Andrew Howie is the managing partner of Grant Thornton in Scotland and has been with the firm since 2005. During his career with Grant Thornton he has worked within Assurance and now heads up the Audit practice. Andrew acts for some of the largest privately held business in Scotland and his client base covers a wide variety of sectors including property and construction, food and drink, and AIM. Since joining the firm, he’s also been responsible for business development in Scotland.
A frequent criticism of the International Financial Reporting Standards (IFRS) approach to accounting standards is that it is too theoretical. What is your view?
There is no doubt that the thrust of IFRS is complicating accounting for companies and making it more complex and more detailed. For the ordinary man in the street, it is making company accounts less easy to understand. The bottom line is that it is costing businesses more money to produce accounts than it used to, and this additional spend is not necessarily generating more clarity. So why are we doing it? This question is very difficult to answer and it is one we hear a lot from clients.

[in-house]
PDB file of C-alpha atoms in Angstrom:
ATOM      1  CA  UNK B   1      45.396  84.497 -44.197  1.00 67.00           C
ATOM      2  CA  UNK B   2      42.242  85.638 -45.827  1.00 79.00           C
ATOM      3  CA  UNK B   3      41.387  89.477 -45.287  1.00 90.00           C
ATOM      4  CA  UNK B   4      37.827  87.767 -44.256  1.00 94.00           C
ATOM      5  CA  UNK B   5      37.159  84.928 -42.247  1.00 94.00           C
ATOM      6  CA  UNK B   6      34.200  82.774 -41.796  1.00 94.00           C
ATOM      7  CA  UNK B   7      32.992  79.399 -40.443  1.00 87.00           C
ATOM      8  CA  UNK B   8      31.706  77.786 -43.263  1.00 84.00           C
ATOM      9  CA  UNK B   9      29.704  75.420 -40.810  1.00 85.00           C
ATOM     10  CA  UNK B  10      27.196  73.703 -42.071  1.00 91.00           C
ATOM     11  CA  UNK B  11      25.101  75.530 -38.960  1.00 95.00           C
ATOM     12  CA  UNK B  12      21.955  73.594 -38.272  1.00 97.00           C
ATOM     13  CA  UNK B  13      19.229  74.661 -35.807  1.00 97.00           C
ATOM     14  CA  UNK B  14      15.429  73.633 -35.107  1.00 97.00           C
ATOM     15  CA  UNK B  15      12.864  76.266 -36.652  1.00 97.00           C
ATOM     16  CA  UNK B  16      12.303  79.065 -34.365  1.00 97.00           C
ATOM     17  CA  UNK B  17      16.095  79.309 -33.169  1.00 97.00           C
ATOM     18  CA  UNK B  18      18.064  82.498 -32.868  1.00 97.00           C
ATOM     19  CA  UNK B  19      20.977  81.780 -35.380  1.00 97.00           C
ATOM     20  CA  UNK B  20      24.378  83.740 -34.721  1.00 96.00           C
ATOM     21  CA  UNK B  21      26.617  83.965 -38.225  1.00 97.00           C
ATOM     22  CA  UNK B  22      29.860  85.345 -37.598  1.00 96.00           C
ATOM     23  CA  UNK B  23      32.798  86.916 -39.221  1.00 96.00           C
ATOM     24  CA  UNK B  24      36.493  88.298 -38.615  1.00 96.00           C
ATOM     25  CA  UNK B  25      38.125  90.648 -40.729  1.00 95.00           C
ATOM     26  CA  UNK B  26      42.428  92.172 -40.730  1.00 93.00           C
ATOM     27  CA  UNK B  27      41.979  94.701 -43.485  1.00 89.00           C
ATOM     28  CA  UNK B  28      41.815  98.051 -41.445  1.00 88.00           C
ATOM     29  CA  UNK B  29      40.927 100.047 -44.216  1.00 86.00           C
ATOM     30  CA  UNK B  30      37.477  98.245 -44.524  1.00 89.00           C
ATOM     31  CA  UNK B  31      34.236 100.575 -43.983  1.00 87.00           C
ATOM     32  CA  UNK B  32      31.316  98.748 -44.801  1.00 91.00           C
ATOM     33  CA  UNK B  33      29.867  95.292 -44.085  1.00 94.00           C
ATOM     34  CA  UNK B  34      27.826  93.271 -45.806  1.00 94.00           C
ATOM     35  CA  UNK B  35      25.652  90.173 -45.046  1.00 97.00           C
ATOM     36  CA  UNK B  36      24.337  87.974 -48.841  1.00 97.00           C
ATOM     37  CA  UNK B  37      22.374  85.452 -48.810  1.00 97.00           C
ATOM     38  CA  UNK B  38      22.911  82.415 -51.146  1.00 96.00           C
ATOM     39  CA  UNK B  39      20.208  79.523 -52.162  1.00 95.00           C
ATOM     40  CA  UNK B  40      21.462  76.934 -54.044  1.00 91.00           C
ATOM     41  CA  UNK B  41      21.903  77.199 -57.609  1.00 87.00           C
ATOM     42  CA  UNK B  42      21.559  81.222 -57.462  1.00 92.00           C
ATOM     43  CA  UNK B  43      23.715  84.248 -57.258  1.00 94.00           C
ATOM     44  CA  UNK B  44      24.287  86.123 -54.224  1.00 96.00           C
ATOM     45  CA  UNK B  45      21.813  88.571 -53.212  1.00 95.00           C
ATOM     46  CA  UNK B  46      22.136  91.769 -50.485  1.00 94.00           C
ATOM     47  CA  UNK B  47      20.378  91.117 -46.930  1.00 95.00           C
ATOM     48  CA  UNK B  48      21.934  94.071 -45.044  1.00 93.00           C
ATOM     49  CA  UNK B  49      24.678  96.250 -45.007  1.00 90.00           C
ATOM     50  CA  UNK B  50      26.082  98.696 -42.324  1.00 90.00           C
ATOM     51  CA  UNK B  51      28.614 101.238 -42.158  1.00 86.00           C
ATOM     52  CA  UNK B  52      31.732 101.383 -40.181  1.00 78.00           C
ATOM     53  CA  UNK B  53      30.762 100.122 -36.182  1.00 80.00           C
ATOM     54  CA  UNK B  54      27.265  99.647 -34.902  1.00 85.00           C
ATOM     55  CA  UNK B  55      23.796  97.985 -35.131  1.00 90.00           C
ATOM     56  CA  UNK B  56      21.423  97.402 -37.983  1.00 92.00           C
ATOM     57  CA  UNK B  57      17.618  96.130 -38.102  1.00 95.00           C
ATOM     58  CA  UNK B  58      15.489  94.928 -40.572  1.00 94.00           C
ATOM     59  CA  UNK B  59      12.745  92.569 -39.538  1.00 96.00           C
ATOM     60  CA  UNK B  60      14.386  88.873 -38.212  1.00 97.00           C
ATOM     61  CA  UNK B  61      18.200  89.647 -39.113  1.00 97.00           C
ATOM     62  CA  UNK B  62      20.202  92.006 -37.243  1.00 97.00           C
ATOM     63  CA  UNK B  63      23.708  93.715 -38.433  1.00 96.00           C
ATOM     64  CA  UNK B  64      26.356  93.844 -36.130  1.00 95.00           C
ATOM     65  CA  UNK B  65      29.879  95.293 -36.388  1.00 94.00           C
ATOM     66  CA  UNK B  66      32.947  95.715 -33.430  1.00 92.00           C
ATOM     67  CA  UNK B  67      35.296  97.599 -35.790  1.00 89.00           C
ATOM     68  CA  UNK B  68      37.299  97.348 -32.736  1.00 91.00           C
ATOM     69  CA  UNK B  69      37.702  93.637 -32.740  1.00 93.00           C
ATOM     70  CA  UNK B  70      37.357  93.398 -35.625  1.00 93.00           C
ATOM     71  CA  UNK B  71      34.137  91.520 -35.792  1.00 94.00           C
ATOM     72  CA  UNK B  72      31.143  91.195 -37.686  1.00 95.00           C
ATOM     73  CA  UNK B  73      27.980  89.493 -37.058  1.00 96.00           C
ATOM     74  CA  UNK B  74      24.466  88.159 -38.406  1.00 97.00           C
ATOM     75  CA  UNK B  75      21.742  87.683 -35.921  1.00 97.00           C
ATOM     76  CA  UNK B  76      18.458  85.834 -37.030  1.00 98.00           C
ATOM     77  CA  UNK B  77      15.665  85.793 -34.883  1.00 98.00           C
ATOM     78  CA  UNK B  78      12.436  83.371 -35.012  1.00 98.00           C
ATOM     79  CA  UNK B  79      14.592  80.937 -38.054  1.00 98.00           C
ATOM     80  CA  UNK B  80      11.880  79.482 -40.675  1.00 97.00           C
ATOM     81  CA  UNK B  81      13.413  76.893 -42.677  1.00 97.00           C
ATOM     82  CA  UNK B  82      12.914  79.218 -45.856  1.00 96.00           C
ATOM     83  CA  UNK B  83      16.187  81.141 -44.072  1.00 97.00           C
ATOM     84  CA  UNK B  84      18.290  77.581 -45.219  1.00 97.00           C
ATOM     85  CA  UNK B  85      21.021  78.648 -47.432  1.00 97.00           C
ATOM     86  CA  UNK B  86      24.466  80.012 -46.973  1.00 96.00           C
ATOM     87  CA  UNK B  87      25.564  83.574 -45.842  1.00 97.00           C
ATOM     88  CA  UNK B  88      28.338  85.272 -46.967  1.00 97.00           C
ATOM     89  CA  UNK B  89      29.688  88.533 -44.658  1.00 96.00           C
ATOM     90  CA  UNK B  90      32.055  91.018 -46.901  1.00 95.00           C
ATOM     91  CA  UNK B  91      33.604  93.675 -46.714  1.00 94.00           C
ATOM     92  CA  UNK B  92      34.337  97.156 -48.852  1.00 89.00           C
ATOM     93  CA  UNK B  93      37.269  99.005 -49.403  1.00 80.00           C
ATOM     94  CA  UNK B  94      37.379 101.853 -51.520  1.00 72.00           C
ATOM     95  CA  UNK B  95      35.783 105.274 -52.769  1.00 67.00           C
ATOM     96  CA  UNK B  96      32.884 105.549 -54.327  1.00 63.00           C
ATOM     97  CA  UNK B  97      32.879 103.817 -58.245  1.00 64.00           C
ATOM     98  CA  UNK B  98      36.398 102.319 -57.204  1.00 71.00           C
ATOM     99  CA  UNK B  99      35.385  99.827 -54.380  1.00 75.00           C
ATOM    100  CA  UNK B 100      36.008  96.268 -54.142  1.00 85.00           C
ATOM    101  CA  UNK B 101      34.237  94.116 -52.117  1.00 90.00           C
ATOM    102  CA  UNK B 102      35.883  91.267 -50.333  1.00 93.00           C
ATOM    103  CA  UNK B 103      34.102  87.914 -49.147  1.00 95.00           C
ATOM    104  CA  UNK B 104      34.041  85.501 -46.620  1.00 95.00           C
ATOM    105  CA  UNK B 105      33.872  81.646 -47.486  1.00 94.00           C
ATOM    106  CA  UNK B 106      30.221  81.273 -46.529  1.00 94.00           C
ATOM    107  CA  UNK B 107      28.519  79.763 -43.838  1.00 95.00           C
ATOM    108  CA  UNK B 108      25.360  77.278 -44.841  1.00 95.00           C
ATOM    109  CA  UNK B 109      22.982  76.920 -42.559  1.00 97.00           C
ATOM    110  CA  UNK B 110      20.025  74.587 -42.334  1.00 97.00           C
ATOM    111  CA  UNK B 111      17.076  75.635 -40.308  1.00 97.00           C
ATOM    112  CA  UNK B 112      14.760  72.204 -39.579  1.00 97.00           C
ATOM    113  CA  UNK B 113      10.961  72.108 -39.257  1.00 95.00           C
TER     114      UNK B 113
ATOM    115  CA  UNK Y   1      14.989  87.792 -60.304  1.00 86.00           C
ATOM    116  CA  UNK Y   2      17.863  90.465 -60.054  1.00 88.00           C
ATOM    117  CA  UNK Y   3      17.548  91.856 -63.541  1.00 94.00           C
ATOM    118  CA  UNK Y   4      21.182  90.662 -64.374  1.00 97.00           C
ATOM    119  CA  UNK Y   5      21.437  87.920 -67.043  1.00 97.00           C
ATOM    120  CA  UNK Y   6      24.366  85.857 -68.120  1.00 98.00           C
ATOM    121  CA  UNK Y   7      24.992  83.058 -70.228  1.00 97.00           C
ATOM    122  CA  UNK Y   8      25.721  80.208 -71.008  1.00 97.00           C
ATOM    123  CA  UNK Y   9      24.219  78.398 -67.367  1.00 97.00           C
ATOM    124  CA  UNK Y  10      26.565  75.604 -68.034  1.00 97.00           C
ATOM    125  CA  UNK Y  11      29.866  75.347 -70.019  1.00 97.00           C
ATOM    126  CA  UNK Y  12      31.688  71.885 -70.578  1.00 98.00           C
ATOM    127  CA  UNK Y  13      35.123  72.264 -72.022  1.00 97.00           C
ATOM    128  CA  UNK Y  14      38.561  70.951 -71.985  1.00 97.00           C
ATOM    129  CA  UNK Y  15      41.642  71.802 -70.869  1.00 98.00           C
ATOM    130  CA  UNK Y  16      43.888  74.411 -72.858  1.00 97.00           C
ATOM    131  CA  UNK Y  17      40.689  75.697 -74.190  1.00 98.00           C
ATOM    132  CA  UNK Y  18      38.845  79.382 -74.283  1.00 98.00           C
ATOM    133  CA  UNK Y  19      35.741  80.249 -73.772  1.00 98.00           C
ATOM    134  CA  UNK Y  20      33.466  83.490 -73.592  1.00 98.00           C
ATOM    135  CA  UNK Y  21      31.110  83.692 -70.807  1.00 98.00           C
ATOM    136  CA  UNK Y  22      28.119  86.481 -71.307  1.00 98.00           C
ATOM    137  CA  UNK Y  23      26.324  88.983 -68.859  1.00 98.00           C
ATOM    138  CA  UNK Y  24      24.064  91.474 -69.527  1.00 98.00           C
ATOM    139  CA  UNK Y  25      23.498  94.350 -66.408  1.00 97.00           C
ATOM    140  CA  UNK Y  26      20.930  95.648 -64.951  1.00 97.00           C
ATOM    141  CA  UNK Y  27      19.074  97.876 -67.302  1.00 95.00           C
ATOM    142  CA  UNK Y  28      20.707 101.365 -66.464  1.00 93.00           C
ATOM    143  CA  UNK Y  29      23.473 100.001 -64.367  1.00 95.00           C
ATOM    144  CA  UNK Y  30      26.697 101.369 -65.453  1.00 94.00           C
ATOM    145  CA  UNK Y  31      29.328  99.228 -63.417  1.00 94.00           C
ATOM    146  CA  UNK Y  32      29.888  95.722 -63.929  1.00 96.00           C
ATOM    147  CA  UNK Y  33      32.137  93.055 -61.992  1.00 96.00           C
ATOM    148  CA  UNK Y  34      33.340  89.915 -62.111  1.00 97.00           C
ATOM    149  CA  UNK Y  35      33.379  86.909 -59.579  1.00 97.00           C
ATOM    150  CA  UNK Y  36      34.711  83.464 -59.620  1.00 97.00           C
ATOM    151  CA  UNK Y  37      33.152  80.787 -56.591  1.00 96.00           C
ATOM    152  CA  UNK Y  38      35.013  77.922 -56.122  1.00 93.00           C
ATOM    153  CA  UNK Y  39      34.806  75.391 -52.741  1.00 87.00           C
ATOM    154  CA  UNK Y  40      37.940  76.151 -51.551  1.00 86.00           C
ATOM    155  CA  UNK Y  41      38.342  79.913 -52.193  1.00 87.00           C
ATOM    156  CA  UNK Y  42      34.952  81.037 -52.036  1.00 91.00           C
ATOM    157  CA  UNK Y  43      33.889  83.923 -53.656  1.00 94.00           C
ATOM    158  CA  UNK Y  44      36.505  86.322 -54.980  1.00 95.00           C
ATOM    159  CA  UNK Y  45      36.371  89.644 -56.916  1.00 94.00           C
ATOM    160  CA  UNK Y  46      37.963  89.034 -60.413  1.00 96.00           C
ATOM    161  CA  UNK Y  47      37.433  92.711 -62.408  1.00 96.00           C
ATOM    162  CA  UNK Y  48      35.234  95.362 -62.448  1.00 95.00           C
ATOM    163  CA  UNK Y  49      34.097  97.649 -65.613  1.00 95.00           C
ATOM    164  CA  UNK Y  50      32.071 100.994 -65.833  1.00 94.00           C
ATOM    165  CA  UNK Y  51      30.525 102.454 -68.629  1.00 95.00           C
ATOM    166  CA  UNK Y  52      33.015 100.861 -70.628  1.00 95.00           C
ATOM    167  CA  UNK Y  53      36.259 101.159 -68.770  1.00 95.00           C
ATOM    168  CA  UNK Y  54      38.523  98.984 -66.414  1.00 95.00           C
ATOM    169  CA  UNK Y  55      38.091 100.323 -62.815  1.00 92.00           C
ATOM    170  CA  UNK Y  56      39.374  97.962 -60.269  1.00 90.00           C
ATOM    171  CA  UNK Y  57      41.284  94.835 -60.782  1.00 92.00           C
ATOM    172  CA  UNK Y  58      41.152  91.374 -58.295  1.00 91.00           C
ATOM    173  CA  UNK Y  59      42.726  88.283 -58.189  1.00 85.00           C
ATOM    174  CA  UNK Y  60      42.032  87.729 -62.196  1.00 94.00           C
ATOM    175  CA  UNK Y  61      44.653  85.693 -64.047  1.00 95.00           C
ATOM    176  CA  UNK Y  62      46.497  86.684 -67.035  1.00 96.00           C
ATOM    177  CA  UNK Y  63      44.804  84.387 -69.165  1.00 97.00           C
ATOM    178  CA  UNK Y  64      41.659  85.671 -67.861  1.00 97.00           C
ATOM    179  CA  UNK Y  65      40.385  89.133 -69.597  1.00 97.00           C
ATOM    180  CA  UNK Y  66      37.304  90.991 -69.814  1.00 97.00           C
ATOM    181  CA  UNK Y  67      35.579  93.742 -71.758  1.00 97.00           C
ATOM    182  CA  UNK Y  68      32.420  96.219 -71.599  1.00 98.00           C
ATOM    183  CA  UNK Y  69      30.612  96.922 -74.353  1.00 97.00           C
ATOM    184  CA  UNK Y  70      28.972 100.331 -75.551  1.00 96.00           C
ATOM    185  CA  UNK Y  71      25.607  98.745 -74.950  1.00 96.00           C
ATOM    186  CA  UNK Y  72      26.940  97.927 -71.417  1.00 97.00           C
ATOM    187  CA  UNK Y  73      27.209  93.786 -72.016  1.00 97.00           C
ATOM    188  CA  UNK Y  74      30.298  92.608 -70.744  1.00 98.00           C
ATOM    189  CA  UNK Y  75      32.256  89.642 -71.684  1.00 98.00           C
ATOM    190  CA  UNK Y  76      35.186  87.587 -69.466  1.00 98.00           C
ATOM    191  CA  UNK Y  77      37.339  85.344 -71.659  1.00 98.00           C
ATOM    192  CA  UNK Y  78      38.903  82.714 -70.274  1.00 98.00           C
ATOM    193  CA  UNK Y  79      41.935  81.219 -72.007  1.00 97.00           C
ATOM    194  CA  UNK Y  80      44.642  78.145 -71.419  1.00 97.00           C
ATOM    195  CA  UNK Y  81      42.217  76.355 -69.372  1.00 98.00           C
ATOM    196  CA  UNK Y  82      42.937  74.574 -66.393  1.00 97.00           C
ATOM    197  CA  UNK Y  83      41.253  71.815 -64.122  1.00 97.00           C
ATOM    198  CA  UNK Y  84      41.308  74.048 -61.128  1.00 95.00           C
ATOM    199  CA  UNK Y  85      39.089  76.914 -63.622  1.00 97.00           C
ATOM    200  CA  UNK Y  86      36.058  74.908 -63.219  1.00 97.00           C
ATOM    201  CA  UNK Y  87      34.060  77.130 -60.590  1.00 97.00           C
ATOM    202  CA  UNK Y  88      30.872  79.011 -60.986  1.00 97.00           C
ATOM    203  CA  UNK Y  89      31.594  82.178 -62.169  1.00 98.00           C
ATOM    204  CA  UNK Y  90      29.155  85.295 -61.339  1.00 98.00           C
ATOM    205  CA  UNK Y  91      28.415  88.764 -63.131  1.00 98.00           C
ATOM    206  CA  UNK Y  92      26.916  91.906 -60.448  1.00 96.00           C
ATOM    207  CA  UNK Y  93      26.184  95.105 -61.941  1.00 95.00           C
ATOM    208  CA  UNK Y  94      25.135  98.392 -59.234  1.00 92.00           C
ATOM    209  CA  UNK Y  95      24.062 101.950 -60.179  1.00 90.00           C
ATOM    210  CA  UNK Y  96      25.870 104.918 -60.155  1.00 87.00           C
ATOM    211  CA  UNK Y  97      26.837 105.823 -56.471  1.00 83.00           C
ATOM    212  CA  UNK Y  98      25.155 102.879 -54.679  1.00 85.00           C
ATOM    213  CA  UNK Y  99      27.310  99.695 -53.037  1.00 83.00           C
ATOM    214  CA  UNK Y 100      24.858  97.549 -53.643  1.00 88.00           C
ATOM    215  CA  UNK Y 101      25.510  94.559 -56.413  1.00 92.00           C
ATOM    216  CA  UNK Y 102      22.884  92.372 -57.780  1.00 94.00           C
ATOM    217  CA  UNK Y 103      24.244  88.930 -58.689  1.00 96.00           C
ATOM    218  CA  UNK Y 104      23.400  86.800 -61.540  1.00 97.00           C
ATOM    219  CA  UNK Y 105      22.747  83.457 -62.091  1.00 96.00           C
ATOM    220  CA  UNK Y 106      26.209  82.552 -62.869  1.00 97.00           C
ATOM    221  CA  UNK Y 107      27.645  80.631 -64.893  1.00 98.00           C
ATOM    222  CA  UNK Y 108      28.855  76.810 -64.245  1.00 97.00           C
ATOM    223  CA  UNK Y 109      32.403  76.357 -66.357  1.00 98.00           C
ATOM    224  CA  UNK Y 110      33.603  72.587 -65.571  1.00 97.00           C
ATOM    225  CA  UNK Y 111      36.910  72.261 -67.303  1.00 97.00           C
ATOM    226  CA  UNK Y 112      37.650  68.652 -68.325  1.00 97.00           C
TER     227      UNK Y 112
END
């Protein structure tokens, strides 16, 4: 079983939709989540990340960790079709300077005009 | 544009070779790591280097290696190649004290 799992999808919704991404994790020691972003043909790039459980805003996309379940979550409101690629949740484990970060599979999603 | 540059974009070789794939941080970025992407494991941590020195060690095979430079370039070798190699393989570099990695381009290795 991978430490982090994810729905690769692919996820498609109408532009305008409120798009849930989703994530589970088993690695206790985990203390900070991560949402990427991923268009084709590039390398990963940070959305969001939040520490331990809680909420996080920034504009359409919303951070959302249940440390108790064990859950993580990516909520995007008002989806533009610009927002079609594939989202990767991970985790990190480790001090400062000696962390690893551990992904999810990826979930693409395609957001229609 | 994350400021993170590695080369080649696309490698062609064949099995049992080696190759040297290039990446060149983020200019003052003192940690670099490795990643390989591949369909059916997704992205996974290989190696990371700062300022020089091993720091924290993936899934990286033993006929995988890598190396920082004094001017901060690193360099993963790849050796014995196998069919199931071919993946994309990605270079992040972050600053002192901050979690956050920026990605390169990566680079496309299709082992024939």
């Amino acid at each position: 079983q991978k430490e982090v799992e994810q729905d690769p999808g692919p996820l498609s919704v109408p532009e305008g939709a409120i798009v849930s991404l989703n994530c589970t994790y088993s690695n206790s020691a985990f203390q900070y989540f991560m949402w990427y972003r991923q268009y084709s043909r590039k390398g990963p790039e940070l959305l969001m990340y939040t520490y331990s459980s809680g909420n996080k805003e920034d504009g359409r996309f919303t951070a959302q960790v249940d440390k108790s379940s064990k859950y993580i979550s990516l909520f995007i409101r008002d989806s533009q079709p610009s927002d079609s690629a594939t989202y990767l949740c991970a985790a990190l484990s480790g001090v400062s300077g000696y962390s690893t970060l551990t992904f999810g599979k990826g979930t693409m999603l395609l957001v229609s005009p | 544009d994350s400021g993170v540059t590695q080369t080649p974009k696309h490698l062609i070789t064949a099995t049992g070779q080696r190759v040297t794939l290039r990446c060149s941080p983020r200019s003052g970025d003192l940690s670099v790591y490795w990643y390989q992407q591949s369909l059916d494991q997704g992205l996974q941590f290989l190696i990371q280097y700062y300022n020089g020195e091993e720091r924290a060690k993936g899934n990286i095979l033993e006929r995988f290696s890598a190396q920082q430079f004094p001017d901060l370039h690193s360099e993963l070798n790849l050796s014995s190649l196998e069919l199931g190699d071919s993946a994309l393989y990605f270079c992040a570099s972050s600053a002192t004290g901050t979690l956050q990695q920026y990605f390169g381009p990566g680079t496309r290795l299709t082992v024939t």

For some of the large, complex businesses there are arguments that IFRS will help such businesses to achieve greater clarity in their financial reporting. There are arguments too that it will force them to provide more disclosure, which might aid the more sophisticated user of accounts. But for smaller, mid-market quoted companies it could be argued that IFRS does not really add anything to the financial statements.
Moreover, the scope and reach of IFRS are being extended. The project has now been going for some time, and when it started it was applicable only to companies listed on the main market of the London Stock Exchange. Then, in 2007, it was extended to companies listed on the Alternative Investment Market (AIM). The next proposal is to implement a more watered-down version of IFRS for all UK companies apart from the very smallest entities. This is likely to become mandatory within the next two to three years and will generate costs for businesses that in the current economic climate they will definitely not wish to bear.
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